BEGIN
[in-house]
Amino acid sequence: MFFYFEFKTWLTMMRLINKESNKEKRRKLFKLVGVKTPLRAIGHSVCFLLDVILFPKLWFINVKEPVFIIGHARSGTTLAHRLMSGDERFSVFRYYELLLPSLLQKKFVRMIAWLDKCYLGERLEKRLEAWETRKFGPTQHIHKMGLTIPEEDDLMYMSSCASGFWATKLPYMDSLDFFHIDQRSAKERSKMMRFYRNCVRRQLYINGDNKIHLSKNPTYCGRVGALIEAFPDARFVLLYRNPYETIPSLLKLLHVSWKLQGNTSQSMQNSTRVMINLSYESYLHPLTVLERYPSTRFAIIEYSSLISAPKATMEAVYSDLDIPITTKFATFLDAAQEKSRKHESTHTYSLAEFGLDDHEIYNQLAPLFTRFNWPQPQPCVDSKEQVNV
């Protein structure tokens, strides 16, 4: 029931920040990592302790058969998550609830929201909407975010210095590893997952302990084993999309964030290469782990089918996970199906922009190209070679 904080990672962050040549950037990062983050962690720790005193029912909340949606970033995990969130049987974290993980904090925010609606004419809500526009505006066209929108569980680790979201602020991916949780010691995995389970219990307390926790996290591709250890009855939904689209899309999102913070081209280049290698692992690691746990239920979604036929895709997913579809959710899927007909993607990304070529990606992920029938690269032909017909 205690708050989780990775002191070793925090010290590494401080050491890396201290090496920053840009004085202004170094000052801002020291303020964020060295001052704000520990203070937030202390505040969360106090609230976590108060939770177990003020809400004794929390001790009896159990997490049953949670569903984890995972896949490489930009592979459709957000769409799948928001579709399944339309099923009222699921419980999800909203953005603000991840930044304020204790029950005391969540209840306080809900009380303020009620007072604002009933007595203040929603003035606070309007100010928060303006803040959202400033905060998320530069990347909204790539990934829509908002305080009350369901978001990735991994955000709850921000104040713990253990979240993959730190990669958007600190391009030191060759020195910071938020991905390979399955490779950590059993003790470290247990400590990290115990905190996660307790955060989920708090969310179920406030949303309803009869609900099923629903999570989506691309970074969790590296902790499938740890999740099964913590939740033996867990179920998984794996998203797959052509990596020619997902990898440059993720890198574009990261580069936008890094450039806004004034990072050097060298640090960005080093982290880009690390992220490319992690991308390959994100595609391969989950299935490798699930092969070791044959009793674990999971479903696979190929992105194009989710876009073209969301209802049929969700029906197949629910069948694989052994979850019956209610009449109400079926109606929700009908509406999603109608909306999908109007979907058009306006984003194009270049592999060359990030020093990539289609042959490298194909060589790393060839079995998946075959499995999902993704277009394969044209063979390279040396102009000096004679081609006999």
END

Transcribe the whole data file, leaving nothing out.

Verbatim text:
[in-house]
Amino acid sequence: MFFYFEFKTWLTMMRLINKESNKEKRRKLFKLVGVKTPLRAIGHSVCFLLDVILFPKLWFINVKEPVFIIGHARSGTTLAHRLMSGDERFSVFRYYELLLPSLLQKKFVRMIAWLDKCYLGERLEKRLEAWETRKFGPTQHIHKMGLTIPEEDDLMYMSSCASGFWATKLPYMDSLDFFHIDQRSAKERSKMMRFYRNCVRRQLYINGDNKIHLSKNPTYCGRVGALIEAFPDARFVLLYRNPYETIPSLLKLLHVSWKLQGNTSQSMQNSTRVMINLSYESYLHPLTVLERYPSTRFAIIEYSSLISAPKATMEAVYSDLDIPITTKFATFLDAAQEKSRKHESTHTYSLAEFGLDDHEIYNQLAPLFTRFNWPQPQPCVDSKEQVNV
């Protein structure tokens, strides 16, 4: 029931920040990592302790058969998550609830929201909407975010210095590893997952302990084993999309964030290469782990089918996970199906922009190209070679 904080990672962050040549950037990062983050962690720790005193029912909340949606970033995990969130049987974290993980904090925010609606004419809500526009505006066209929108569980680790979201602020991916949780010691995995389970219990307390926790996290591709250890009855939904689209899309999102913070081209280049290698692992690691746990239920979604036929895709997913579809959710899927007909993607990304070529990606992920029938690269032909017909 205690708050989780990775002191070793925090010290590494401080050491890396201290090496920053840009004085202004170094000052801002020291303020964020060295001052704000520990203070937030202390505040969360106090609230976590108060939770177990003020809400004794929390001790009896159990997490049953949670569903984890995972896949490489930009592979459709957000769409799948928001579709399944339309099923009222699921419980999800909203953005603000991840930044304020204790029950005391969540209840306080809900009380303020009620007072604002009933007595203040929603003035606070309007100010928060303006803040959202400033905060998320530069990347909204790539990934829509908002305080009350369901978001990735991994955000709850921000104040713990253990979240993959730190990669958007600190391009030191060759020195910071938020991905390979399955490779950590059993003790470290247990400590990290115990905190996660307790955060989920708090969310179920406030949303309803009869609900099923629903999570989506691309970074969790590296902790499938740890999740099964913590939740033996867990179920998984794996998203797959052509990596020619997902990898440059993720890198574009990261580069936008890094450039806004004034990072050097060298640090960005080093982290880009690390992220490319992690991308390959994100595609391969989950299935490798699930092969070791044959009793674990999971479903696979190929992105194009989710876009073209969301209802049929969700029906197949629910069948694989052994979850019956209610009449109400079926109606929700009908509406999603109608909306999908109007979907058009306006984003194009270049592999060359990030020093990539289609042959490298194909060589790393060839079995998946075959499995999902993704277009394969044209063979390279040396102009000096004679081609006999």